My non-dog-loving friends and some of my dog-loving friends get a kick out of the thought of boots for dogs. “Why in the world would they need that?” they ask about dog boots. “They’ve got paws.”
Of course, but dog paw pads are not magical — they aren’t non-destructible barriers between the dog’s foot and the world. The outside is only protected by leathery thick skin, with a shock-absorbing fatty inner layer. This doesn’t stop paws from getting irritated, burned or cut. And, this is where dog boots come in.
But don’t just take my word for it. I talked to several dog boot companies, plus a dog behaviorist to answer the top seven questions typically asked about dog boots.
1. What dog breeds or mixed-breed dogs should wear dog boots?
“All dogs that live where it is cold or hot,” says Michael Friedland, president of PawZ Rubber Dog Boots. “There are no dogs bred for searing-hot pavement, no dogs bred for snow-melt chemicals, and very few dogs are designed to withstand cold and snow. Your dog’s paws are the only exposed area that comes in direct contact with anything on the ground. Without protection, your dogs will lick their paws, ingesting chemicals, pesticides and bacteria, which can have negative impact on your dog’s health.”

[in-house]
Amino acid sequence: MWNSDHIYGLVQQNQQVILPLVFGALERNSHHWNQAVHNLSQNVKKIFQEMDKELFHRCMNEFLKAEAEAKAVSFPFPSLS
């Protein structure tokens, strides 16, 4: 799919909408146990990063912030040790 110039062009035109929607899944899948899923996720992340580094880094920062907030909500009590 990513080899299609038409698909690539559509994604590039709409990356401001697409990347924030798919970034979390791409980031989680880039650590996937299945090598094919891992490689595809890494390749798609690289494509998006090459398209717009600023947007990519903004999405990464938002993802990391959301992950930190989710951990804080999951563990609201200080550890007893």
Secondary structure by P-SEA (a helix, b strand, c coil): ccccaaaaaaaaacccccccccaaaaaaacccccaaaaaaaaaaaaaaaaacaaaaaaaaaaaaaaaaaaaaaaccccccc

Susan Strible, director of marketing for performance dog gear company Ruffwear also adds that boots can be critical gear for working dogs. “After the catastrophic events of 9/11, a journalist asked a rescue worker what they needed most, and the answer was ‘dog boots.’ Working dogs, from canine field researchers to search and rescue teams, have used Ruffwear boots to safely perform their duties. For instance, recent news shared Piper’s story, a dog who chased birds off the airport runway and wore boots as part of his uniform.”
2. What do dog boots protect dogs from?
“Dog boots are valuable for keeping paws safe in extreme environments and weather,” Susan says. “They protect paws from coarse, rocky trails, hot pavement, ice, snow, salt and snowmelt chemicals and more.”
It’s a dangerous world outside, and some of the same reasons we don’t go walking around in bare feet are reasons to protect your dog’s feet. If you’re taking your dog for a long hike or any place that he could encounter any of the following, you might want to consider slipping on some dog boots first.
- Snowmelt chemicals, such as salt
- Hot pavement
- Animal feces
- Foreign bodies, such as glass, splinters or burrs
- Bacteria (Salmonella, Leptospira, Staphylococcus, etc.)
- Poisons like anti-freeze